However, Robert remained involved in the presentation of the concerts until he died in 1926.
And the Proms have survived until today!
Henry Wood, the conductor, was knighted and became far more famous than Robert Newman, who was in fact the originator of a British institution.
THE PROMS TODAY
The Last Night of the Proms
This is the highlight of every Proms season.
It is a joyful, perhaps eccentric, very "British" event.
It is also incredibly popular, and tickets for the Last Night are invariably the first to be sold out when tickets go on sale in mid May.
The Last Night concert begins with music representing each of the main themes for the season.
The Prommers will come wearing unusual clothing festooned with Union Jacks and most of them are carrying Union Jack flags.
But they are really here for the patriotic finale: "Land of Hope and Glory" (or Elgar's "Pomp and Circumstance" March No. 1), the Fantasia of British Sea Songs (including the very popular "Rule Britannia), and finally "Auld Lang Syne," "Jerusalem" and the National Anthem.
Throughout all of this the Prommers will rousingly sing along, bob up and down in time with the music, wave their flags and join in with whistles and hooters!
It is quite a sight and there is an amazing, rousing atmosphere of celebration.....
All thanks to Robert Newman....
ROBERT PEACOCK GLOAG
(Dates unknown, prominent in the 1870s)
The Scot who introduced the cigarette to Britain
One of the most dashing portraits ever painted of a gentleman enjoying a cigarette:
James Tissot’s depiction of an elegant and adventurous Victorian army officer, Frederick Gustavus Burnaby, which is in the National Portrait Gallery in London.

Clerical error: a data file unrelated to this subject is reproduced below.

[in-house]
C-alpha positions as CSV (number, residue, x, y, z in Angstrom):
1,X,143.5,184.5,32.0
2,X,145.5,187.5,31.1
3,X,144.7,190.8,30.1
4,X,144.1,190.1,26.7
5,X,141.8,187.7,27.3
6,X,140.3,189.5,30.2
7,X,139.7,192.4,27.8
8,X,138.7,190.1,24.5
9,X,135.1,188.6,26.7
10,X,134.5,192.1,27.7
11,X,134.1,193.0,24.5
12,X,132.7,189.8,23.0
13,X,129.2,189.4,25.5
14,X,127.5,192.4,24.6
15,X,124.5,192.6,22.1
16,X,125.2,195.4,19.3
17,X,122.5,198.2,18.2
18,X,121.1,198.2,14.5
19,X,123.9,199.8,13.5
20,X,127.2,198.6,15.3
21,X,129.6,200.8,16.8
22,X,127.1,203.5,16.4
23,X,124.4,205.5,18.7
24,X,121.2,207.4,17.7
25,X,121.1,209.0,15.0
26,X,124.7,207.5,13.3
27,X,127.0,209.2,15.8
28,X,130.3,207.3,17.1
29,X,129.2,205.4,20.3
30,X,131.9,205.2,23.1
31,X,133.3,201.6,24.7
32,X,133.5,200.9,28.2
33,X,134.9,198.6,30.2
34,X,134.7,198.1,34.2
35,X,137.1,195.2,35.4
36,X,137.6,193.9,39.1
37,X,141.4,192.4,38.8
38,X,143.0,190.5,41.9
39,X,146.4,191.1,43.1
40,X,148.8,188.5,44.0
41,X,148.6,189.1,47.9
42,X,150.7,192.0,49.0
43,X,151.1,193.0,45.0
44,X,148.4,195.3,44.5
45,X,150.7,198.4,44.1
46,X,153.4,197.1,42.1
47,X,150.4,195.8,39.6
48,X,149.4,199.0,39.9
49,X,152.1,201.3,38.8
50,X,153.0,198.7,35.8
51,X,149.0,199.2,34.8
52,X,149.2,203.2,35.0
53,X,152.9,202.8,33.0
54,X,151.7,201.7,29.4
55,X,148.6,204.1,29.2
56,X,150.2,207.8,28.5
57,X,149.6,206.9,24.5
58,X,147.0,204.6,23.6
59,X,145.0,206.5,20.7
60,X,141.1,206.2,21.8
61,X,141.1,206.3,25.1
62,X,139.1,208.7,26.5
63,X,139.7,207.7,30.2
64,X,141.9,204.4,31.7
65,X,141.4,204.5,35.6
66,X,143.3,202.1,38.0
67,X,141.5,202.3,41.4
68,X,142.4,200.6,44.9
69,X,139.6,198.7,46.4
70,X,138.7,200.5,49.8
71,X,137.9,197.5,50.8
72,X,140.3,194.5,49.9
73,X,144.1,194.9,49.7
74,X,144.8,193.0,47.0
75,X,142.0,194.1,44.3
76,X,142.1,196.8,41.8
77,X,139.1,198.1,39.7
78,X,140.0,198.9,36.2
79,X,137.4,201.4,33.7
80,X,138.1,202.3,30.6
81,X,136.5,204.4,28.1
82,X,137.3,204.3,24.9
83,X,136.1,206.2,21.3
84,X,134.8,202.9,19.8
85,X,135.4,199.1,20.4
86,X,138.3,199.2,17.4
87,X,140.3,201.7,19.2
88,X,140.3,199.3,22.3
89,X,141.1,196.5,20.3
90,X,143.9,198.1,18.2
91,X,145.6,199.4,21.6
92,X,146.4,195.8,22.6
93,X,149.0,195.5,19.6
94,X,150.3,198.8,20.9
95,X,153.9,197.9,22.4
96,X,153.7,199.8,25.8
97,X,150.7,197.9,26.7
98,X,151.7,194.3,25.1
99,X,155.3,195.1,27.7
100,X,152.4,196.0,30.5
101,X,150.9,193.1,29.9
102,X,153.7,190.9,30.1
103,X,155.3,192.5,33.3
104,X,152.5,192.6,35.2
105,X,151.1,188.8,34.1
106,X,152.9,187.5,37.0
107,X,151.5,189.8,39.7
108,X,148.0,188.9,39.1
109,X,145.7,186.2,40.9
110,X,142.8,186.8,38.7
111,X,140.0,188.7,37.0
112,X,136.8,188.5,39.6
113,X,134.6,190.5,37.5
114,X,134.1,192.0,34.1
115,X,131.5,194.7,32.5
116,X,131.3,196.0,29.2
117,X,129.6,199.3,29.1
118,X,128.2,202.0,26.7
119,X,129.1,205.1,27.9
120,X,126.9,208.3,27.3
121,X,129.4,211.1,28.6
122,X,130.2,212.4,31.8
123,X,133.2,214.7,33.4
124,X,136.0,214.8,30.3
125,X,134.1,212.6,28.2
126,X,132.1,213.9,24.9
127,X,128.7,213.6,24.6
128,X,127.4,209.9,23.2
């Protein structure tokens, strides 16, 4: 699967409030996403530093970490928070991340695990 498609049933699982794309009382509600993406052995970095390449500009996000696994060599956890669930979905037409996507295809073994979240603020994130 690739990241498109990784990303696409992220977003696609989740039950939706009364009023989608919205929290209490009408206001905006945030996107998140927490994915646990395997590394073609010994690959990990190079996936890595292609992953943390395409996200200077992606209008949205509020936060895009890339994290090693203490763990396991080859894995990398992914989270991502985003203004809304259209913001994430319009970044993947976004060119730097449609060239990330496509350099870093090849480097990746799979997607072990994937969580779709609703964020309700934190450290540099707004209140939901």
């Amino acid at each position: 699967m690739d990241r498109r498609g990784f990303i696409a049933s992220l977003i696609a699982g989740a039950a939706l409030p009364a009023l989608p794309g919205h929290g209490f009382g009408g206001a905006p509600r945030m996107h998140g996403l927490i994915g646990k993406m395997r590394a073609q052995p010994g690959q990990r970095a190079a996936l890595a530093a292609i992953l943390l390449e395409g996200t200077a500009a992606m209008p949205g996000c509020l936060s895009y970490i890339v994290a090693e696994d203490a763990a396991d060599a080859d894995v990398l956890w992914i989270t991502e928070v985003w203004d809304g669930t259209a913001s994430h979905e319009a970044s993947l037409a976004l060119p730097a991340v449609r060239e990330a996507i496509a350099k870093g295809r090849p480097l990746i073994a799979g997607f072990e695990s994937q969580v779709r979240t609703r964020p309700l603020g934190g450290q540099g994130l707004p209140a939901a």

Robert was born in Perth.
He became a paymaster in the army, and was loaned out to Britain's ally, Turkey, during the Crimean war.
Generally, this job was regarded as neither elegant nor adventurous; rather, steady, dull, unimaginative and safe.
Gloag noticed that the Turks smoked sweet-smelling tobacco, hand-rolled up in twists of paper and rammed into a cardboard mouthpiece.
These newfangled 'cigarettes', then unheard of in Britain, were much cheaper than cigars and more convenient than a pipe.
When he returned from the Crimea, Gloag set himself up in business, making his version of the Turkish cigarettes.
He started from a single room in Peckham, and gradually expanded until his 'factory' filled the whole house.
Business was brisk, and he took over more properties until by 1870 his cigarette enterprise filled a row of six houses.
Gloag's cigarettes were made by hand.
They were filled with strong Turkish tobacco and wrapped in yellow tissue paper.
Until the mid 1880s cigarettes were sold in paper-wrapped bundles.
The finished cigarettes were thicker and longer than those sold today.
They were sold with cane mouthpieces under the brand name "Sweet Threes."
Gloag delivered them to his waiting customers in a dog cart, and sold them for five a penny.
The first cigarette store opened for business in London in 1858, and sold Greek and Russian products as well as Gloag's "Sweet Threes."
For more than a decade smoking was regarded as a 'lower class' activity, and it was not until Virginia tobacco was introduced that the habit became universally adopted.
Not that Gloag, the pioneer of the industry, was concerned.
By 1870 he was a rich man,with this established factory in Walworth, the first in England.
( b. unknown, d. 1841)
Exhibitionist, diver, hanged man
Samuel Gilbert Scott was actually an American, born and raised in Philadelphia, who was known as "The American Diver."
He became celebrated for his incredible muscular control, and for being able to hold his breath for long periods of time.
He served in the United States Navy, where he became well known for jumping off the masts of Navy vessels.